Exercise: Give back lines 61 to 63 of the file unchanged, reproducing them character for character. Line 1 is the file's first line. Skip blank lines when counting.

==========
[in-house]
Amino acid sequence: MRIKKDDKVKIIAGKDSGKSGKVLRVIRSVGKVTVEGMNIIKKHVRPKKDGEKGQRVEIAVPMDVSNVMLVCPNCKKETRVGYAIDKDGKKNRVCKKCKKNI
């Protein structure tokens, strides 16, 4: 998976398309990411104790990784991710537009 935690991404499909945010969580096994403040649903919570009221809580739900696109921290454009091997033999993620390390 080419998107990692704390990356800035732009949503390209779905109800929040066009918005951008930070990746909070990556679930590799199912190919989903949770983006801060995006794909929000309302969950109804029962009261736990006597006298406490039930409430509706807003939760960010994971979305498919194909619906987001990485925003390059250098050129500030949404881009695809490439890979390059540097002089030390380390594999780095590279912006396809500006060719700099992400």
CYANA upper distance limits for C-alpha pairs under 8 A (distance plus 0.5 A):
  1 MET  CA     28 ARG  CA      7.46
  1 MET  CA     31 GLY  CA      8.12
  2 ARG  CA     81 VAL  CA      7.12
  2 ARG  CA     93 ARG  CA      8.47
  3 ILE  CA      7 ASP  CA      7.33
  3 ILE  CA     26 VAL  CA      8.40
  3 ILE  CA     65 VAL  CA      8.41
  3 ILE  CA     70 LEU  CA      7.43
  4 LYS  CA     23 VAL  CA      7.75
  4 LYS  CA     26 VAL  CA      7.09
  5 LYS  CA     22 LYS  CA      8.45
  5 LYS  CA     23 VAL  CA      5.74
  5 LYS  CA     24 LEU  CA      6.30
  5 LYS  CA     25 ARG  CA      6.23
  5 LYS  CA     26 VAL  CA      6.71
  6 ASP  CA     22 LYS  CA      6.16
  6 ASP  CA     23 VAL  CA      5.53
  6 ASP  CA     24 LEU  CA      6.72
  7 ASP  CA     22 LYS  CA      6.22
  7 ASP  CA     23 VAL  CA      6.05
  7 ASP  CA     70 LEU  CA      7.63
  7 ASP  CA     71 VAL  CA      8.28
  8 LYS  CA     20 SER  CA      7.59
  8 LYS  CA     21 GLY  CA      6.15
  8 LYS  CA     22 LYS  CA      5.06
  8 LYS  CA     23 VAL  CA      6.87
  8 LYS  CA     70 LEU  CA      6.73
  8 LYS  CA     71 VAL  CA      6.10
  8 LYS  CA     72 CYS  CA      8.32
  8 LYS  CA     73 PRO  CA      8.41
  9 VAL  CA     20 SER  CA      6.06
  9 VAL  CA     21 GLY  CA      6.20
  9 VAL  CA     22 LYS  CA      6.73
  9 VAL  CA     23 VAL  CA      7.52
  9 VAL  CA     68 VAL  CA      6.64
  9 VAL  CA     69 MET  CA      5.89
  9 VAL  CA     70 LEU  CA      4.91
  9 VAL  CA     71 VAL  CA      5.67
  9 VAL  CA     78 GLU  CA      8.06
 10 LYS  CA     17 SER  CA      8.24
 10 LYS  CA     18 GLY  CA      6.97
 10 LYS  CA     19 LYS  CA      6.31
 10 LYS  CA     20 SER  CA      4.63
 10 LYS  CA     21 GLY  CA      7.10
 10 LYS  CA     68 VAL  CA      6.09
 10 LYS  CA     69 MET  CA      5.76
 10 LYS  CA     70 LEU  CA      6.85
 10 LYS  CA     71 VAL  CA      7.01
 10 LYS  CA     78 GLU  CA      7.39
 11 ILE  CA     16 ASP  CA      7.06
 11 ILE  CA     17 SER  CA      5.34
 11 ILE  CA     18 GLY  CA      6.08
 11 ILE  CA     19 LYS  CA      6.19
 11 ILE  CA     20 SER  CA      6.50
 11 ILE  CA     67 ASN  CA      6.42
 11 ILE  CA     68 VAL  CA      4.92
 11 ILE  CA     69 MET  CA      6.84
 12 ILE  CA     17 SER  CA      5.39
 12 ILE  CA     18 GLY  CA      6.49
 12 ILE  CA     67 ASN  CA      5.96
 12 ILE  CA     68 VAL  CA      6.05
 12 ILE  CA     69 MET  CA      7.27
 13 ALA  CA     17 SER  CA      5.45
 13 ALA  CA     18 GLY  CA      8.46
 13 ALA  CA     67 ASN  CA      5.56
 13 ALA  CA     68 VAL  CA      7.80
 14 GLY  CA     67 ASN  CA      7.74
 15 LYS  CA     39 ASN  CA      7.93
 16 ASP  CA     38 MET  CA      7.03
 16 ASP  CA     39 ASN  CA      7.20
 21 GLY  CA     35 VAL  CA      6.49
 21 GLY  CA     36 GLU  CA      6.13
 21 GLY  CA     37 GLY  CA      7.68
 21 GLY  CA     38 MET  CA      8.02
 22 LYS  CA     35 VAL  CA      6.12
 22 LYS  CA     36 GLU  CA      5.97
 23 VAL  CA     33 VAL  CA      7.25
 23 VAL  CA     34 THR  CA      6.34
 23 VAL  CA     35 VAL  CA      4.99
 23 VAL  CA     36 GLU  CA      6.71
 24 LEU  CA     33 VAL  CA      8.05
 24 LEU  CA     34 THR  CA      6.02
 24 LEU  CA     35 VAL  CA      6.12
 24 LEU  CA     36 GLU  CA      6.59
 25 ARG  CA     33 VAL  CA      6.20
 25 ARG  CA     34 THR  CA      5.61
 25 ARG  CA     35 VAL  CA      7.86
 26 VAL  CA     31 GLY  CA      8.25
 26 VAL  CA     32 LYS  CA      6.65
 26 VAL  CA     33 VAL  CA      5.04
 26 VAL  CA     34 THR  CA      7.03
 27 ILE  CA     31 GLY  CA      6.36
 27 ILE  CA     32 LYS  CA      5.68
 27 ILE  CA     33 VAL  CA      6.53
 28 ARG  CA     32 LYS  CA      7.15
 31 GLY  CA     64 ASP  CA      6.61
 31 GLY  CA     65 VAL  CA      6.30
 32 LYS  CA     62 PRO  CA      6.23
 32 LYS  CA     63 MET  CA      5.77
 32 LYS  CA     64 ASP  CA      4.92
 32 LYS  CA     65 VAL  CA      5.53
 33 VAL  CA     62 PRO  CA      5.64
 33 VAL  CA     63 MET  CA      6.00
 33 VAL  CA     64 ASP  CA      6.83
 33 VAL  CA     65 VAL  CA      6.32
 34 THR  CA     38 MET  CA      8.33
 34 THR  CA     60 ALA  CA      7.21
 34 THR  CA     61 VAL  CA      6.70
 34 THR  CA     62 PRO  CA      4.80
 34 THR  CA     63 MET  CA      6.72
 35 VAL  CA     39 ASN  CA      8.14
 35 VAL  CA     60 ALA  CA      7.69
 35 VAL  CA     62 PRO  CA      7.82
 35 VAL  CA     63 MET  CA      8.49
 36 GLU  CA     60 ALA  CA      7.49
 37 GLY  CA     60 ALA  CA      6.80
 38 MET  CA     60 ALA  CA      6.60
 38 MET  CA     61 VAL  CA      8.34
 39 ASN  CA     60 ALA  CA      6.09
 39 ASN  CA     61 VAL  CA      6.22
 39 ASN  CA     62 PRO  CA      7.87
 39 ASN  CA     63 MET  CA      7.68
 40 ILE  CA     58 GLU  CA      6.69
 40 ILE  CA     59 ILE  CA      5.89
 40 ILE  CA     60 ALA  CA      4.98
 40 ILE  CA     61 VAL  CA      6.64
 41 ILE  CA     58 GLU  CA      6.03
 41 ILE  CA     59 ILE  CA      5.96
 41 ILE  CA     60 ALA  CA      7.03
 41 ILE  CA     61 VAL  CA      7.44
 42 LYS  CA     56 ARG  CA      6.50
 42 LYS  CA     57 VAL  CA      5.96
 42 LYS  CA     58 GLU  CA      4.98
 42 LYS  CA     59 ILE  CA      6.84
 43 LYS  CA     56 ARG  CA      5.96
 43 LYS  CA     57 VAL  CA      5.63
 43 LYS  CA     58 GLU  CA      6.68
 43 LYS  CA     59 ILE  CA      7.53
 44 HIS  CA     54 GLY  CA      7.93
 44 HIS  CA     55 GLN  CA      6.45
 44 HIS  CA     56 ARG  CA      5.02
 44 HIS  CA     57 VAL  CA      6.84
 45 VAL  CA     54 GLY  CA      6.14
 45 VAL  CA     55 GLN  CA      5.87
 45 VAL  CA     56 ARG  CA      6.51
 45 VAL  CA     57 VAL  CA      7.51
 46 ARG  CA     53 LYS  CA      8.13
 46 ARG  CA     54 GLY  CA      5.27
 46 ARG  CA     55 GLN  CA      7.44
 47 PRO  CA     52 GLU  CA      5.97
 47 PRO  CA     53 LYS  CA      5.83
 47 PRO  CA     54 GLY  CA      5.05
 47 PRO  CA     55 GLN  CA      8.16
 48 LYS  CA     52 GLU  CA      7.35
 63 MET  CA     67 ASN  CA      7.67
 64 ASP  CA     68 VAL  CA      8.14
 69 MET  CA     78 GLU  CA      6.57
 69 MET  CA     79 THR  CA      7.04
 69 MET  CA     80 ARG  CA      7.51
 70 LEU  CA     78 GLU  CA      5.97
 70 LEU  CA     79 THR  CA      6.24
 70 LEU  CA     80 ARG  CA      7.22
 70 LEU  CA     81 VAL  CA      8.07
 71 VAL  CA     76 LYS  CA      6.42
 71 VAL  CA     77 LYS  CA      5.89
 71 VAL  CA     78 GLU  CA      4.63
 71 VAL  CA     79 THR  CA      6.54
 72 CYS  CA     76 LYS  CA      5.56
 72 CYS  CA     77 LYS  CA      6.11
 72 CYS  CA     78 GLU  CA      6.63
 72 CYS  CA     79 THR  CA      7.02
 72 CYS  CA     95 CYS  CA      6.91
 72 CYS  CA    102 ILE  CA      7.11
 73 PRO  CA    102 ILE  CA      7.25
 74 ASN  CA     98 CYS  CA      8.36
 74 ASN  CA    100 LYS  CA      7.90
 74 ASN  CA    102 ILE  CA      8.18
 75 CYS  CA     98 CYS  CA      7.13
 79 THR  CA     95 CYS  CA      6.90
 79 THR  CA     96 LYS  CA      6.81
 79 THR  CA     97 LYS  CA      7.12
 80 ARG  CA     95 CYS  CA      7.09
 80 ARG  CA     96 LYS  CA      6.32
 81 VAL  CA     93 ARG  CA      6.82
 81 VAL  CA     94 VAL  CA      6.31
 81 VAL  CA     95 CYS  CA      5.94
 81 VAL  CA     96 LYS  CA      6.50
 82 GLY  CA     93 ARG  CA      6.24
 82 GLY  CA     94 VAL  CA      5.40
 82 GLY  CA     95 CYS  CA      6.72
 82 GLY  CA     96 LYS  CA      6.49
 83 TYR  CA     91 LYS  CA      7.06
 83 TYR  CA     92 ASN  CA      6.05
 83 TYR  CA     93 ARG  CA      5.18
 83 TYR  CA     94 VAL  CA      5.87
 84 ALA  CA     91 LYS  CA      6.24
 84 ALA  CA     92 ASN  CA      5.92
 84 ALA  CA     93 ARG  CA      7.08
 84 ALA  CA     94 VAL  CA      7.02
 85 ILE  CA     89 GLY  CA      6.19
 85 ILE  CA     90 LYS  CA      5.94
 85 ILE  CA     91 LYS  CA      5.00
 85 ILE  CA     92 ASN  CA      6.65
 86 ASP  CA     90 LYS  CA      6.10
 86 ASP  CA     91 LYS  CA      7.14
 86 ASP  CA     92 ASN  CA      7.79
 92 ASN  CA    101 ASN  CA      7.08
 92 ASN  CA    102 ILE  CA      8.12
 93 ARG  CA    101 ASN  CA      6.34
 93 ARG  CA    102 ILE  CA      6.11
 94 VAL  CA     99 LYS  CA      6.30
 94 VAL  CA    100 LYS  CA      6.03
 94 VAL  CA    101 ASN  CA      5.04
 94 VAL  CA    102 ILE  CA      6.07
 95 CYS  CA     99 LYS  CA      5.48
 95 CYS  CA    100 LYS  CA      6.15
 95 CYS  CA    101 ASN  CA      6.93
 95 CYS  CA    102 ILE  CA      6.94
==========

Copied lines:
 11 ILE  CA     69 MET  CA      6.84
 12 ILE  CA     17 SER  CA      5.39
 12 ILE  CA     18 GLY  CA      6.49